NIRSpec – the Near-Infrared Spectrograph on JWST
The primary science goal for NIRSpec is enabling large surveys of faint galaxies (1< z < 5) and determining their metallicity, star formation rate, and reddening. This drives the design of this multi-object spectrograph which is capable of measuring the spectra of up to 100 objects simultaneously in a 3 x 3 arcminute field of view. NIRSpec also includes fixed slits and an integral field unit which provide high contrast spectra of point-like sources and of extended objects, respectively. Six gratings will provide high-resolution (λ/Δλ=R=2700) and medium-resolution (R=1000) spectroscopy over the wavelength range of 1 - 5 µm, while a prism will yield lower-resolution (R=100) spectroscopy over the range 0.6 - 5 µm.
The NIRSpec Engineering Test Unit. Provided by the European Space Agency, with EADS-Astrium GmbH as Prime Contractor, NIRSpec will be the principal spectrographic instrument on board JWST. Credit: EADS Astrium
Micro-Shutter Array – key to multi-spectra capability
One of the defining, and pioneering, features of NIRSpec is its ability to record the spectra of many (more than 100) galaxies at the same time. This multi-spectra capability is made possible by the use of an innovative micromechanical slit selection device. The first stage of the optical train (the Coupling & Fore Optics), re-images the NIRSpec field of view onto a Micro-Shutter Array (MSA; provided by NASA) consisting of just under a quarter of a million individually controlled micro-shutters. By programming the MSA to only open those shutters coinciding with the pre-selected objects of interest, light from these objects is then isolated and allowed to enter the spectroscopic stage of the instrument. Since each shutter is individually controlled a number of slit patterns can be configured using the MSA.
Left: A Micro-Shutter Array. The micro-shutters are arranged in a grid containing over 62,000 shutters. NIRSpec will contain four of these grids. Right: A close-up of the micro shutters - tiny cells that measure 100 by 200 μm. Credit: NASA/GSFC
Fixed slits & Integral Field Unit – providing high contrast spectra of point-like sources and of extended objects
NIRSpec will also be able to carry out single-object, high-contrast, high resolution spectroscopy using a set of 4 fixed slits, whose fields of view range between 100 x 2000 milliarcsec and 400 x 4000 milliarcsec. The fixed-slit spectra can be taken independently to, and simultaneously with, the spectra taken with the Micro-Shutter Array as they are imaged on different areas of the detector plane.
For non point-like astronomical targets, up to 3 x 3 arcsec wide, spectra at high spectral resolution (R=2700), with a contrast ratio of 106 can be obtained by means of an Integral Field Unit, mounted just behind the Micro-Shutter Array.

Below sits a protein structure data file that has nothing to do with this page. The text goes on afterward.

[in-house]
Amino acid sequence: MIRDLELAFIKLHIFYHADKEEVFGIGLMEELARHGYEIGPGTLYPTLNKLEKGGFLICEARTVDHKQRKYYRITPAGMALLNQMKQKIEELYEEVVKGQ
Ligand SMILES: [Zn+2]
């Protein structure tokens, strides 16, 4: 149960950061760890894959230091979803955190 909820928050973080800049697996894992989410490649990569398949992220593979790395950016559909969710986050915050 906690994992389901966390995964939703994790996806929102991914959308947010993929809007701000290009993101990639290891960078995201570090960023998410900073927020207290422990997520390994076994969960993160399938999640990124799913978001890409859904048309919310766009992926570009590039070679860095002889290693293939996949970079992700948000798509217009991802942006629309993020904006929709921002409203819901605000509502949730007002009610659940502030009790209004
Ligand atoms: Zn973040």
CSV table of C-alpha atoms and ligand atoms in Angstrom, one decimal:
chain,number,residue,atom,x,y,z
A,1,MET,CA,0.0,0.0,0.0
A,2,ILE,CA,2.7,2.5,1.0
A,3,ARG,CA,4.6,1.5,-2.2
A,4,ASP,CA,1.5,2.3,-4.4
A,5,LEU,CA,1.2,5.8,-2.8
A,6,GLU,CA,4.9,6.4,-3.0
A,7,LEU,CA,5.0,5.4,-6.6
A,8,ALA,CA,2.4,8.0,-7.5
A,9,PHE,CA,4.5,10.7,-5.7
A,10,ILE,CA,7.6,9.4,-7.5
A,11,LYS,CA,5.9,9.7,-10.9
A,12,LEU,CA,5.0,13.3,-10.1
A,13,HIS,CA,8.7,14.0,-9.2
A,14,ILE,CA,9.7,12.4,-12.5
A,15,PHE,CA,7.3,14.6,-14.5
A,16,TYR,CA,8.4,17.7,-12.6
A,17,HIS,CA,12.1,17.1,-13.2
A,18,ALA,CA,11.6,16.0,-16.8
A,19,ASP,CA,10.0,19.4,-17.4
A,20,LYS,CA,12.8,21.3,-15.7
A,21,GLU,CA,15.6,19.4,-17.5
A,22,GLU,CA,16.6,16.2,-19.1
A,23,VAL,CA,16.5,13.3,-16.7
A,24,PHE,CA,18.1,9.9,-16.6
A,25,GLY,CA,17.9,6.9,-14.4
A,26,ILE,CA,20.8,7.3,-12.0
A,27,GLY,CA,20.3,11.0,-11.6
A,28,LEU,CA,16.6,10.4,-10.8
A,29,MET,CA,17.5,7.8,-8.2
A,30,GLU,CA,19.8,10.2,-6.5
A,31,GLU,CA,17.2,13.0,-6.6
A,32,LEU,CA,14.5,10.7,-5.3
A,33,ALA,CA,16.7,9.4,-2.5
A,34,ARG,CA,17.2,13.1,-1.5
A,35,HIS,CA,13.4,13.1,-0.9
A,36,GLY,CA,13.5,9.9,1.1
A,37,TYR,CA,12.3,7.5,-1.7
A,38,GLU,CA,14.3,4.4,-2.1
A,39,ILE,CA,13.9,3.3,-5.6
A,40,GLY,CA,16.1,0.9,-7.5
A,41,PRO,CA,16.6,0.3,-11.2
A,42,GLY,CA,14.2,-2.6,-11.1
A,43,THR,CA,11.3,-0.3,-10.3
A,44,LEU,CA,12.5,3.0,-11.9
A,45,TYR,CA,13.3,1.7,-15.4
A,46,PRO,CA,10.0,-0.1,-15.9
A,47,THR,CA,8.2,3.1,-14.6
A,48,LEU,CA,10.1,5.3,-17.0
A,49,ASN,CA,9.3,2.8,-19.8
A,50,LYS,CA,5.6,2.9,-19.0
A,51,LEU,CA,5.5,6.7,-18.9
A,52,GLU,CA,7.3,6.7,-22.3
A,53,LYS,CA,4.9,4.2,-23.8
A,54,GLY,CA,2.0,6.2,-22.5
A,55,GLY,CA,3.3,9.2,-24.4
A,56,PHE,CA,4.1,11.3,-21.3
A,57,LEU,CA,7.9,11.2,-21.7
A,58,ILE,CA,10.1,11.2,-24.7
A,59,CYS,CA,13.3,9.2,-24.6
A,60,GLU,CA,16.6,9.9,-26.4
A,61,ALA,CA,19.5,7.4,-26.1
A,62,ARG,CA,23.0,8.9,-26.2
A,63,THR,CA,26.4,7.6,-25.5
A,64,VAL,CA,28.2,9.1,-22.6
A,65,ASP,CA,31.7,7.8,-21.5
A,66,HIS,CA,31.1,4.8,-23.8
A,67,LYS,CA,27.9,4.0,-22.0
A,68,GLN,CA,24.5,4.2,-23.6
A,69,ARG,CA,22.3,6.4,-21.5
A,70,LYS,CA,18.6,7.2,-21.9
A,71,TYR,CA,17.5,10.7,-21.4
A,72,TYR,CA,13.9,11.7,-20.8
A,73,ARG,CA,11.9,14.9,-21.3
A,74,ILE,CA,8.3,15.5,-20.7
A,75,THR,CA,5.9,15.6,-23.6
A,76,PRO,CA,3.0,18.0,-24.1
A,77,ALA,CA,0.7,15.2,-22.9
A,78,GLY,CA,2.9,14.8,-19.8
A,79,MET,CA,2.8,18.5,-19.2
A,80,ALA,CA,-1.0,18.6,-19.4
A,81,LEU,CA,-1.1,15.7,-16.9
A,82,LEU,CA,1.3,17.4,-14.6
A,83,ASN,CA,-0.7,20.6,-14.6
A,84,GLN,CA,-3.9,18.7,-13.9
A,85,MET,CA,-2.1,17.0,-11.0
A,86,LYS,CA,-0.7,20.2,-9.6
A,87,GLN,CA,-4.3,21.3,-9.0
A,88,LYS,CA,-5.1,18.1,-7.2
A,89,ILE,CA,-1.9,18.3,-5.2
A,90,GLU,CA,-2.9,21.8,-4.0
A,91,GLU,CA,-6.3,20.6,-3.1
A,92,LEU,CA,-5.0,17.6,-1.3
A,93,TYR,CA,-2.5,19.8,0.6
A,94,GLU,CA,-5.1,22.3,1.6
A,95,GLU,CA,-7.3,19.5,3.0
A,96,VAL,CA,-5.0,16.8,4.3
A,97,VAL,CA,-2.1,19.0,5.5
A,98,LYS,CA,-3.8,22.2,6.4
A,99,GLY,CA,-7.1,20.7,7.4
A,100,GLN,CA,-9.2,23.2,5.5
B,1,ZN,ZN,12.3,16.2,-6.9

Dispersive elements - prisms and gratings for low to high spectral resolution
The first part of the spectrographic stage of the optical train (the Collimator and Grating Wheel) serves to separate the light passing through the shutters into its component colours (spectra) by means of a prism or one of six diffraction gratings which constitute the set of NIRSpec dispersive elements. When using diffraction gratings as dispersive elements three separate gratings are employed in order to avoid the overlapping of spectra caused by different grating orders. The three gratings span three partially overlapping bands (1.0 – 1.8 µm; 1.7 – 3.0 µm; 2.9 – 5.0 µm) covering the total spectral range in three separate exposures.
Depending on the source brightness and the astrophysical problem at hand, the prisms and gratings allow the user to disperse the target light by different amounts, and separate adjacent wavelengths to a relative accuracy (or spectral resolution) of R = 100, 1000 or 2700.
The detectors mounted onto the NIRSpec focal plane are state-of-the-art and are designed to meet the challenging requirements of (i) extraordinary sensitivity - to record the faint signals from the farthest galaxies - and (ii) large area, matching the 3 x 3 arcmin-wide field of view - to efficiently survey the sky. Their detector quantum efficiency is well above 0.8 throughout the 0.6 to 5.0 µm wavelength band; their pixel dark current is less than 0.01 electron per second; the total noise is only 6 electrons.
The detector focal plane consists of two HgCdTe sensor chip assemblies. Each chip is a 2D array of 2048 x 2048 pixels, 18 micron pitch, hybridised onto a dedicated Read-Out-Integrated Circuit. Two Application Specific Integrated Circuits (ASICs) control the detector chips and digitise their extremely low analogue signals. Each pixel can be individually addressed and read out in a non-destructive way. A Molybdenum structure protects the detectors from stray light and radiation. Mounted onto the back of the camera optics, via three M-flexure mounts (120 degrees apart to optimise their mechanical stability), the detectors are actively cooled by a dedicated radiator, several thermal straps and heaters which keep them at an operating temperature of about -245 °C (~ 38 K) with an accuracy of about 20 thousands of a degree. In order to meet the extremely demanding total electronic noise requirements the detector dissipation must be less than 44 mW, a very challenging value.